2. Seat and Posture: Assume a comfortable posture, sitting cross-legged on a pillow on the floor or on a simple chair. Keep the spine straight, and let your shoulders soften and drop. Do a brief scan of the body, relaxing parts that are tight. Relax your jaw. Choose a hand position and gently hold it.
3. Beginning: Close your eyes (or keep your open eyes focused gently on a spot on the floor). Take a deep breath in and let it out with a sigh. Do this three times. As you sigh, release anything you are holding on to. Remind yourself that for these few minutes you are doing nothing but meditating. You can afford to drop everything else for the time being. The pressing details of your life will be waiting for you at the end of the session.
4. Breath: Bring your attention to your breathing, becoming aware of the natural flow of breath in and out of the body. Observe your chest and belly as they rise and expand on the in-breath, and fall and recede on the out-breath. Witness each in-breath as it enters your body and fills it with energy. Witness each out-breath as it leaves your body and dissipates into space. Then start again, bringing your attention back each time to the next breath. Let your breath be like a soft broom, gently sweepings its way through your body and mind.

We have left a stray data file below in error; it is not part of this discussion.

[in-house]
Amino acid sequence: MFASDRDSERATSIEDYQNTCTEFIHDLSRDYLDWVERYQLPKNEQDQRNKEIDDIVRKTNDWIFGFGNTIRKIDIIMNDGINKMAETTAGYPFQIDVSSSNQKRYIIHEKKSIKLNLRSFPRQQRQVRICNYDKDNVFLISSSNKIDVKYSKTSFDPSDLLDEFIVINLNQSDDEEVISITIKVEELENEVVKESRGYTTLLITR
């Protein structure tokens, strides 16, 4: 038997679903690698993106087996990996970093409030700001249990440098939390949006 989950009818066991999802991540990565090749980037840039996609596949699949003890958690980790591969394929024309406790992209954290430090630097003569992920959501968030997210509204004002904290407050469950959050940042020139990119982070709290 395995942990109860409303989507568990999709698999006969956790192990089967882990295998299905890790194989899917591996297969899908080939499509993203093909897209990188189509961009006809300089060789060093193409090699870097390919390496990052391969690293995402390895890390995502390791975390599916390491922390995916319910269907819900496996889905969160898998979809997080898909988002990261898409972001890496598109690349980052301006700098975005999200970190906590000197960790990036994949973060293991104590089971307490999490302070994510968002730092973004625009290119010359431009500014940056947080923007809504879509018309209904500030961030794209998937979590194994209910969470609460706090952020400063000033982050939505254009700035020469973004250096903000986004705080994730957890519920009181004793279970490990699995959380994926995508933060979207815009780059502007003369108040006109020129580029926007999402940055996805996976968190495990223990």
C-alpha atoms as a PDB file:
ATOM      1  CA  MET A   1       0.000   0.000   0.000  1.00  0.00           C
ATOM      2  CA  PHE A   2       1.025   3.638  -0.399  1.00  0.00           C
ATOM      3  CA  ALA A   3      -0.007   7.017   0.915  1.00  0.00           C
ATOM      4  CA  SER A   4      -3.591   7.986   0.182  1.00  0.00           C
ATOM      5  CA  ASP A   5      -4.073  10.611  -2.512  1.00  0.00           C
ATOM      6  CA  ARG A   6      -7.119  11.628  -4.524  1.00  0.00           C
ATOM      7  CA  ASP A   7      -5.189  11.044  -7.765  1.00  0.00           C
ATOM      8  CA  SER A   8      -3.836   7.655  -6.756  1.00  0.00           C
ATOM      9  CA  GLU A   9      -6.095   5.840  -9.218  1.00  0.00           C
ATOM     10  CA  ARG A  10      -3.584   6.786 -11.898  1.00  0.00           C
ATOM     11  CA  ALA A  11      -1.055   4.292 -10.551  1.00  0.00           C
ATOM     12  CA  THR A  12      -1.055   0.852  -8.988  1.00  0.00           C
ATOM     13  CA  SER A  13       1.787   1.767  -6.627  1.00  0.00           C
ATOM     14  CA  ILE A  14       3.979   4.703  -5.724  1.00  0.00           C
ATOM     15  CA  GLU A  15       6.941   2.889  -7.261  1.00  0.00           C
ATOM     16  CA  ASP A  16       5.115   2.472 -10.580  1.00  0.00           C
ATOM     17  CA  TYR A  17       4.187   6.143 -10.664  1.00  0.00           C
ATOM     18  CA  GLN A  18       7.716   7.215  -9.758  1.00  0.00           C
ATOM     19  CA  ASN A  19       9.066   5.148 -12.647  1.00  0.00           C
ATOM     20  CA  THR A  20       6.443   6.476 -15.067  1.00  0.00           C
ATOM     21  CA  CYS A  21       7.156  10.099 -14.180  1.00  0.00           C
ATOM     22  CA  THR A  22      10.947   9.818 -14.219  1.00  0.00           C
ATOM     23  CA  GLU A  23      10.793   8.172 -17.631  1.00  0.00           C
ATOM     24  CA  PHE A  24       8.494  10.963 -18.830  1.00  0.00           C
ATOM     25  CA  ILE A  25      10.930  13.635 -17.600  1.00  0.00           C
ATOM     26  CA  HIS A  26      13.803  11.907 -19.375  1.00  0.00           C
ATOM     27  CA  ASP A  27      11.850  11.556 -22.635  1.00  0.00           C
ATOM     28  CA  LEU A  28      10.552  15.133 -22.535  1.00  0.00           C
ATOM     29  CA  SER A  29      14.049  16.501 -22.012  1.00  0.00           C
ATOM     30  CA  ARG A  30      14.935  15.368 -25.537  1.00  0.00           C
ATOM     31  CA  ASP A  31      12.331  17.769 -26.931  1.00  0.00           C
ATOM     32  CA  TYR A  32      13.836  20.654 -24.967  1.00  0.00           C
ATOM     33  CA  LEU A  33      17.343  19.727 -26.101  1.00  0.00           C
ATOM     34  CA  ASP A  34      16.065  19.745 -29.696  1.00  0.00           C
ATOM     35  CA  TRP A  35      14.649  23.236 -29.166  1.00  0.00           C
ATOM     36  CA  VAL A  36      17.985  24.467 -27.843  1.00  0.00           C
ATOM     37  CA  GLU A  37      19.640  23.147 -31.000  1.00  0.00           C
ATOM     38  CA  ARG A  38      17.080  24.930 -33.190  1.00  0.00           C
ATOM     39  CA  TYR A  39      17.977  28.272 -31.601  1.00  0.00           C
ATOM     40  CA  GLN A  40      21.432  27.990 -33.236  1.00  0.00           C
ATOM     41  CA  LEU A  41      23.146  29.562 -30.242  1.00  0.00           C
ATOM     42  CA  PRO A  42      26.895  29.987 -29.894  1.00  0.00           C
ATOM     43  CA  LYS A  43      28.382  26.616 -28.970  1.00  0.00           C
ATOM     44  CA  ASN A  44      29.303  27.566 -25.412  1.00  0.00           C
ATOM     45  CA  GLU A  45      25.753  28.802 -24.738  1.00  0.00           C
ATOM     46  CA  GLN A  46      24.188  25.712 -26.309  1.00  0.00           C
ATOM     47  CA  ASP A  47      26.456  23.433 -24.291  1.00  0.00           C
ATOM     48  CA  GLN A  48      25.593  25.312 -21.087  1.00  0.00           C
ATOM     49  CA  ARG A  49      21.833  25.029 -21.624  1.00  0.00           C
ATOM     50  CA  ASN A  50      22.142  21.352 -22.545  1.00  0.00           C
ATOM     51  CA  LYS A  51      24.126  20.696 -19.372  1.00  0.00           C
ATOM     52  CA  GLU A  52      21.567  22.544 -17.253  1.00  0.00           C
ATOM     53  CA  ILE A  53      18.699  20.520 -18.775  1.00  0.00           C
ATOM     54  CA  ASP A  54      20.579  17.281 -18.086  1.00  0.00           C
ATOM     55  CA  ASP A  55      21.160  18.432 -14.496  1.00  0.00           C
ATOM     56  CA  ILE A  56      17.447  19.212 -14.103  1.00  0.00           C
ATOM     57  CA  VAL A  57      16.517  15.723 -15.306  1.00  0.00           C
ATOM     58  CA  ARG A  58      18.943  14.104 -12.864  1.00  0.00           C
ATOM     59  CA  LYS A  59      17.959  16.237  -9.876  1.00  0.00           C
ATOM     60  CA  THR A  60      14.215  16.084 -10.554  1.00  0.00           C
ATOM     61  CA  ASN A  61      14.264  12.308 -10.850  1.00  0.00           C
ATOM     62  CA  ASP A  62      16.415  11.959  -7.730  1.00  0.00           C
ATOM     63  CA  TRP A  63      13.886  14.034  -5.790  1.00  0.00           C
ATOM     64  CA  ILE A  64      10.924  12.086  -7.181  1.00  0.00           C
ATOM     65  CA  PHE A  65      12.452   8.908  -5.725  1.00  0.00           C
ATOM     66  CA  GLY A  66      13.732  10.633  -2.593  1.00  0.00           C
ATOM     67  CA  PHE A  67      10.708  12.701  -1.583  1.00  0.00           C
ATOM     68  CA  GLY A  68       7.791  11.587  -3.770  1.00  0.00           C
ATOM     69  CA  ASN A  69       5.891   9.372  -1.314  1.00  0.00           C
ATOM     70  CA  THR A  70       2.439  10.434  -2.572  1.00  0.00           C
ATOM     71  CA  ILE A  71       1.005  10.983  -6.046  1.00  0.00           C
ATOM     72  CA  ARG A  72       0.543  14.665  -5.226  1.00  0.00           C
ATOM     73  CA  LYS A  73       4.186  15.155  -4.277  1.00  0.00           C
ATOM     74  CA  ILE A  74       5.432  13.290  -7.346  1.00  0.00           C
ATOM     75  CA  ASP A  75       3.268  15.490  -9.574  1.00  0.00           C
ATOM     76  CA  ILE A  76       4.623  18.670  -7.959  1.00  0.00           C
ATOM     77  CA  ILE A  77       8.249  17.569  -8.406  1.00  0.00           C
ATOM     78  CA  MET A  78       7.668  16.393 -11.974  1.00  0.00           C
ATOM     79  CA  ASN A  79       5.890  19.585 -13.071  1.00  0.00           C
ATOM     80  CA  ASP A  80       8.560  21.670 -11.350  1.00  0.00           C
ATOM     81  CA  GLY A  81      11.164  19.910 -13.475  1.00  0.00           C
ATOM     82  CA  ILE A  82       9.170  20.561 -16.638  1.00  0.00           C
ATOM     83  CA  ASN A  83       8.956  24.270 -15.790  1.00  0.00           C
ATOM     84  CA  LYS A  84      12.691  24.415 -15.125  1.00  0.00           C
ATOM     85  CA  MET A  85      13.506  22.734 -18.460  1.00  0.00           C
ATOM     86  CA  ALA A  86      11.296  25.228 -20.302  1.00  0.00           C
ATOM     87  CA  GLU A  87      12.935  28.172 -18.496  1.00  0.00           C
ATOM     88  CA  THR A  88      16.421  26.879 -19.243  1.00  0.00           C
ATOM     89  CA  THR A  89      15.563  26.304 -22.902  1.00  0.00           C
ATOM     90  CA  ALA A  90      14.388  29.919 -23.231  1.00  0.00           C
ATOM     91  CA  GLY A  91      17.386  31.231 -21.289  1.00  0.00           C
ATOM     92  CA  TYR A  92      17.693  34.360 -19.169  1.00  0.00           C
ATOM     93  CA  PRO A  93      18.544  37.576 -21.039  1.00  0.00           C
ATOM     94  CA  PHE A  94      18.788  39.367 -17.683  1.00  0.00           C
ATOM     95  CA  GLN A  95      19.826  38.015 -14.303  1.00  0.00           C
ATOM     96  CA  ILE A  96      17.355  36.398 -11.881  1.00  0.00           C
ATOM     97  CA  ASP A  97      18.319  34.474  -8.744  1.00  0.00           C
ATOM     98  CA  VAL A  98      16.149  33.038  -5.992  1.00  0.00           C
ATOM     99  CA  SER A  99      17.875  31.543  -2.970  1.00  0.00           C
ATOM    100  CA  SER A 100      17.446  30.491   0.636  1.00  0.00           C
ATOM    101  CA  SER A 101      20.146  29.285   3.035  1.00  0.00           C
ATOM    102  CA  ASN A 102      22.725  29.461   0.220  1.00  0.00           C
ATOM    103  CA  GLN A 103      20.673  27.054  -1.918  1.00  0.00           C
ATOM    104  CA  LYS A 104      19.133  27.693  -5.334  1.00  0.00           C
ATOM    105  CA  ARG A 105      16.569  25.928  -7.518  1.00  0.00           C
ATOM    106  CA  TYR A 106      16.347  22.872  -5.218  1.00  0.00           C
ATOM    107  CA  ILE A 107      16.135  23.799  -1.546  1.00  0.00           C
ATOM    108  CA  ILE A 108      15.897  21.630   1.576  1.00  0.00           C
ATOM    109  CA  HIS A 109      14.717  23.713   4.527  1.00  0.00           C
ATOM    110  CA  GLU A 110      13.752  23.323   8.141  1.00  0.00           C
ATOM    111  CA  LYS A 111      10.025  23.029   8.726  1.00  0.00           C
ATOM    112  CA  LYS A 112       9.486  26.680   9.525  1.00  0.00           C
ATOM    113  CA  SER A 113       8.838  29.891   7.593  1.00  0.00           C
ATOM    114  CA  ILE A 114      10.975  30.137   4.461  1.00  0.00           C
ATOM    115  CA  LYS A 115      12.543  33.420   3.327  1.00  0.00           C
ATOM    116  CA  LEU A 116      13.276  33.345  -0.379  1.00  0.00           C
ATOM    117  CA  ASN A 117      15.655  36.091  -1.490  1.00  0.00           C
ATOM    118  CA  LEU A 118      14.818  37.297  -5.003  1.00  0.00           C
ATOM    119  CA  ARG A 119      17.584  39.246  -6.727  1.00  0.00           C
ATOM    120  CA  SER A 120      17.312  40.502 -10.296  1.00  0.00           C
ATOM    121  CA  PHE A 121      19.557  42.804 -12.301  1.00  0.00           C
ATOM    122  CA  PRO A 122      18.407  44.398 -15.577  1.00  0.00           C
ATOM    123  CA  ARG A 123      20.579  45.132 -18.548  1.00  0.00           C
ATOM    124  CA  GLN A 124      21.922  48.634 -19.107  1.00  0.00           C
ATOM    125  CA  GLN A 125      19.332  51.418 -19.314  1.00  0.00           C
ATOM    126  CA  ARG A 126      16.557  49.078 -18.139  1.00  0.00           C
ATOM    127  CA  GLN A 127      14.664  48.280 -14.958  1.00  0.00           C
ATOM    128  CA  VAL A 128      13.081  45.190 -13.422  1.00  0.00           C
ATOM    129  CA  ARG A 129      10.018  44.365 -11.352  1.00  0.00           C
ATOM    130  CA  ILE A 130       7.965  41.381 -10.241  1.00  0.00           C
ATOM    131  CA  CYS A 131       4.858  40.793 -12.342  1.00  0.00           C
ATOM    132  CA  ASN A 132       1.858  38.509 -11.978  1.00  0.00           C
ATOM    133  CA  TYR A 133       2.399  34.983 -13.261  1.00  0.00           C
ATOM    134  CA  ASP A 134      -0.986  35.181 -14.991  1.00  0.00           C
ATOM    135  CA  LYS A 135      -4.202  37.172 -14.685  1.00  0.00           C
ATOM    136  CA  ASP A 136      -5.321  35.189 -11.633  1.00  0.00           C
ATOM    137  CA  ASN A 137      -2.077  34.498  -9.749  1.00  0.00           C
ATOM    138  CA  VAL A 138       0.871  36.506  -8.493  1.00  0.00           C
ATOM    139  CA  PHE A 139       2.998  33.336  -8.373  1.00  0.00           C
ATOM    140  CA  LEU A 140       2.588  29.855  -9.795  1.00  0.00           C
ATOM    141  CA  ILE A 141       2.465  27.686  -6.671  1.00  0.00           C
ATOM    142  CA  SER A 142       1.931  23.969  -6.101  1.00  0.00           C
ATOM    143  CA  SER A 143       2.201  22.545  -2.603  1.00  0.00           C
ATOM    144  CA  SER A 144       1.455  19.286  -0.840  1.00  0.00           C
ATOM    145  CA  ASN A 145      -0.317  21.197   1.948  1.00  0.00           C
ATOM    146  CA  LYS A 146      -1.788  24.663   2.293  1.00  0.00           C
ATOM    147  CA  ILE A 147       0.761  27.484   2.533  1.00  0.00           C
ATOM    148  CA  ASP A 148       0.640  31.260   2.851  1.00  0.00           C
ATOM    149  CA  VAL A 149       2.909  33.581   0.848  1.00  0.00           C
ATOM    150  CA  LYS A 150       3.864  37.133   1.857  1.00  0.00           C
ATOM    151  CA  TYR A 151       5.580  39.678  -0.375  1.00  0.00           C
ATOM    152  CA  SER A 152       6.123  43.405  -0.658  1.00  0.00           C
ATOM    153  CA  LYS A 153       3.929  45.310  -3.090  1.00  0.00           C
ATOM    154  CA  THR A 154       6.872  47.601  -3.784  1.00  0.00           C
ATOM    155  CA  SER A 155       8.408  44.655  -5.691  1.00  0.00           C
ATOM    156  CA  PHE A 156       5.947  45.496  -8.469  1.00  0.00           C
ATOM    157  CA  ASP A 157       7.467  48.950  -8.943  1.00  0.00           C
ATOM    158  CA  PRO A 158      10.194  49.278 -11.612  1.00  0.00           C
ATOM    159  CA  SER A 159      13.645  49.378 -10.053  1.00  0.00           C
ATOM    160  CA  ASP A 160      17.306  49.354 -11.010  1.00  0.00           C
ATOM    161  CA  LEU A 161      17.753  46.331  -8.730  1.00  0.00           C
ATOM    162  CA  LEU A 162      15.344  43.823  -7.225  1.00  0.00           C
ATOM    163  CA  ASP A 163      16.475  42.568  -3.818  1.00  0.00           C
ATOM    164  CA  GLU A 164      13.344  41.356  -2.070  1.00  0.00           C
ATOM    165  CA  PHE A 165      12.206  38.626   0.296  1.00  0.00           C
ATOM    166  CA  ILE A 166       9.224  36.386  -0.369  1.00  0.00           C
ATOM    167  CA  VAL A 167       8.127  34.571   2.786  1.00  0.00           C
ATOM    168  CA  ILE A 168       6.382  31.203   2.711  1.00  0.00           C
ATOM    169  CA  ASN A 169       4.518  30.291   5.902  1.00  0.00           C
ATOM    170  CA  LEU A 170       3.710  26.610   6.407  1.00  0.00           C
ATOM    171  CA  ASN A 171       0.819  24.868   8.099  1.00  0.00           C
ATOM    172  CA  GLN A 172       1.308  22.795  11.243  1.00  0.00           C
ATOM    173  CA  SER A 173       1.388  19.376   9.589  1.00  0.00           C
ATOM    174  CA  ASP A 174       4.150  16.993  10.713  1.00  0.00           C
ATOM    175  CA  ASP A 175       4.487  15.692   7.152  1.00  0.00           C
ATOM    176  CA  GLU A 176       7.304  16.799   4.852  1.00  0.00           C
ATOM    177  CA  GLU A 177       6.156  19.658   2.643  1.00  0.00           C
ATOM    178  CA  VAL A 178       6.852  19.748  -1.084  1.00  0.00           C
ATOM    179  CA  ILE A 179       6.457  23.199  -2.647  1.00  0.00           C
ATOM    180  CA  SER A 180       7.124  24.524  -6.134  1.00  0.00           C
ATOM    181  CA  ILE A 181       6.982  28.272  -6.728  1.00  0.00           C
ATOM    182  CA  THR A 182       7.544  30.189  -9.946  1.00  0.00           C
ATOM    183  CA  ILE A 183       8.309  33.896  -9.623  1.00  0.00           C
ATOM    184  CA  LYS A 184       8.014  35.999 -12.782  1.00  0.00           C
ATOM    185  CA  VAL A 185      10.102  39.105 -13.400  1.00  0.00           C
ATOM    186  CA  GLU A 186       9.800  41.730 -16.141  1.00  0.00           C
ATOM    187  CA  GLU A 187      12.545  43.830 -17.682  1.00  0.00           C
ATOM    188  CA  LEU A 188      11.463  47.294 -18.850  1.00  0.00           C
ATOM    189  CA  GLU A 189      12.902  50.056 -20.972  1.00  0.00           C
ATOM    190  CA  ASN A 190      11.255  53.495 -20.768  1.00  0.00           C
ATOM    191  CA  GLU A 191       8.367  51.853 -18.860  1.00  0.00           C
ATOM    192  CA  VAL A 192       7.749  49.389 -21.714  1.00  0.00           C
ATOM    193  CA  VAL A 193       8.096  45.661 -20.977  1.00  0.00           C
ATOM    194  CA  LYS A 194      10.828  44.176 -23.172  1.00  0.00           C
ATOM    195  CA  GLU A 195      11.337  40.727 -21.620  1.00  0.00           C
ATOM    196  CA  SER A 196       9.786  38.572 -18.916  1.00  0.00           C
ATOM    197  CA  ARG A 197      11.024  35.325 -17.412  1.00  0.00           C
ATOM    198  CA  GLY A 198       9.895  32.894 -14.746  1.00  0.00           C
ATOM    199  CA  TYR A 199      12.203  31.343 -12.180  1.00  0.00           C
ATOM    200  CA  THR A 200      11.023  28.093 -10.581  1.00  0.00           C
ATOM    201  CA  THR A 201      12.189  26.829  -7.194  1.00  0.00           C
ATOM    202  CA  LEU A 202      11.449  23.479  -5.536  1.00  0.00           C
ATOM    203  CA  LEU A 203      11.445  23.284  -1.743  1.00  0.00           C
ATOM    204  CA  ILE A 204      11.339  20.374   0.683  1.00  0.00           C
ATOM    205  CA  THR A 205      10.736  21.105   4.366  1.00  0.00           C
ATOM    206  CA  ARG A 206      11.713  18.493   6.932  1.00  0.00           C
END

5. Thoughts: When a thought takes you away from witnessing your breathing, take note of the thought without judging it, then gently bring your attention back to your chest or your belly and the feeling of the breath coming in and out. Remember that meditation is the practice of unconditional friendliness. Observe your thoughts with friendliness and then let the breath sweep them gently away.